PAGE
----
ANATOMICAL ADAPTATIONS TO SPERM COMPETITION IN SMITHS LONGSPURS AND OTHER POLYGYNANDROUS PASSERINES

Authors
Citation
Jv. Briskie, ANATOMICAL ADAPTATIONS TO SPERM COMPETITION IN SMITHS LONGSPURS AND OTHER POLYGYNANDROUS PASSERINES, The Auk, 110(4), 1993, pp. 875-888
Citations number
47
Language
INGLESE
art.tipo
Article
Categorie Soggetti
Ornithology
Journal title
ISSN journal
0004-8038
Volume
110
Issue
4
Year of publication
1993
Pages
875 - 888
Database
ISI
SICI code
0004-8038(1993)110:4<875:AATSCI>2.0.ZU;2-L
Abstract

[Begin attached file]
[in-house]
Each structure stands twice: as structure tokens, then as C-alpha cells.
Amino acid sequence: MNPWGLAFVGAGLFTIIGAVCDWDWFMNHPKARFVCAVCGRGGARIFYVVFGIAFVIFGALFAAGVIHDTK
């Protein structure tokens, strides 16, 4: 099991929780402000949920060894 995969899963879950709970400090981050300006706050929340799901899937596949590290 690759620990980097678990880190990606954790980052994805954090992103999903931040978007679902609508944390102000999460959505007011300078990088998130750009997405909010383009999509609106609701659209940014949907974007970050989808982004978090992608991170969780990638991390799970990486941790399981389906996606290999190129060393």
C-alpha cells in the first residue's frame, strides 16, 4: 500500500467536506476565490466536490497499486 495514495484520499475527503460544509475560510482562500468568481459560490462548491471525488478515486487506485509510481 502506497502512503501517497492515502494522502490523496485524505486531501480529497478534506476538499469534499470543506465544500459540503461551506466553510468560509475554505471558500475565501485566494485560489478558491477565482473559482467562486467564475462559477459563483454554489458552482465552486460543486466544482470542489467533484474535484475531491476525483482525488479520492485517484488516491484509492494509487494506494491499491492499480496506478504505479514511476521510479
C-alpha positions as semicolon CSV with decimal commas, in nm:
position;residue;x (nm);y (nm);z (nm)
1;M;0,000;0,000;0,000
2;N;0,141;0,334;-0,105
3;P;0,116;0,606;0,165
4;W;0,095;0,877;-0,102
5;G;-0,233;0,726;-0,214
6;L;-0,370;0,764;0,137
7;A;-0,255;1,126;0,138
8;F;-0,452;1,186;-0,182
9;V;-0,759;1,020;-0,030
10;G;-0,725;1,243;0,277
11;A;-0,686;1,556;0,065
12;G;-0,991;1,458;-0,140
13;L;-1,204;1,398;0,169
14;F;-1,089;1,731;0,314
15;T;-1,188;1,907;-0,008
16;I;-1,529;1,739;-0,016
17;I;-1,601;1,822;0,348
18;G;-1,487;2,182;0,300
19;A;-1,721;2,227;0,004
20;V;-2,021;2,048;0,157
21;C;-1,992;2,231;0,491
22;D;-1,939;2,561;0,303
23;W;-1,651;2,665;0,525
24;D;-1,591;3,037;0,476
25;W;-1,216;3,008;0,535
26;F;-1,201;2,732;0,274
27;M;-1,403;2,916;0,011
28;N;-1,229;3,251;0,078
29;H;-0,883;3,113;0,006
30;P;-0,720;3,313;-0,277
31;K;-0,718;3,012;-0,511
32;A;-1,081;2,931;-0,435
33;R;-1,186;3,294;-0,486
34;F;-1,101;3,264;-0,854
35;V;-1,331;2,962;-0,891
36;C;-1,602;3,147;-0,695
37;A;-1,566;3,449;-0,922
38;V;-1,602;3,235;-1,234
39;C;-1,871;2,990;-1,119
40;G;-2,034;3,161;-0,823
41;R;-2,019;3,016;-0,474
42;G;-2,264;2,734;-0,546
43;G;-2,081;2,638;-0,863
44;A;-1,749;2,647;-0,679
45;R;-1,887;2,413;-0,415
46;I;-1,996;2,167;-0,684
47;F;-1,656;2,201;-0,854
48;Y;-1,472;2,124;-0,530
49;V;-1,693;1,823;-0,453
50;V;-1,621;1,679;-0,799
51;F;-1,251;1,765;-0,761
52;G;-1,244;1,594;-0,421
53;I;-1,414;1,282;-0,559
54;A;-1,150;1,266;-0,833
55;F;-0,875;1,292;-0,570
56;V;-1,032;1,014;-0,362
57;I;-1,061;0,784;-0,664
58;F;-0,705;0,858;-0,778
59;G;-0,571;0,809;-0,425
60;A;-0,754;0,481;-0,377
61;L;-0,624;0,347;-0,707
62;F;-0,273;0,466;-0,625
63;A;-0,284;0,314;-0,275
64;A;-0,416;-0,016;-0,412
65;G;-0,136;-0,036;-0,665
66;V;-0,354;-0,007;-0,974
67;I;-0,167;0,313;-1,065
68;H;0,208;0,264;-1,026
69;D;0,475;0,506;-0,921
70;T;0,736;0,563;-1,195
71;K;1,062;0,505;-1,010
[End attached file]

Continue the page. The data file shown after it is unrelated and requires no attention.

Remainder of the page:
I compared the reproductive anatomy of the polygynandrous Smith's Long spur (Calcarius pictus) with two other polygynandrous passerines (Dunn ock [Prunella modularis] and Alpine Accentor [P. collaris]) and with a wide range of socially monogamous species. All three polygynandrous s pecies were found to have enlarged testes and cloacal protuberances (i .e. the site of sperm storage) compared to species with other mating s ystems. Testes lengths in polygynandrous species averaged 44% longer a nd cloacal protuberances 213% greater in volume than expected for the body sizes of these species. Testes mass in Smith's Longspurs comprise d 4.2% of adult body mass or more than twice (2.0%) that found in the congeneric and monogamous Lapland Longspur (C. lapponicus). Smith's Lo ngspurs also had larger cloacal protuberances, larger seminal glomera and higher sperm stores, suggesting a greater overall rate of sperm pr oduction than in Lapland Longspurs. In contrast, females of polygynand rous species did not show any consistent differences in the pattern of sperm storage due to increased sperm production by males, although th is needs to be evaluated more thoroughly. The enlarged male reproducti ve organs of Smith's Longspurs and other polygynandrous species appear to have evolved as a consequence of sperm competition, whereby large sperm reserves function to insure paternity through diluting or displa cing the ejaculates of rival males.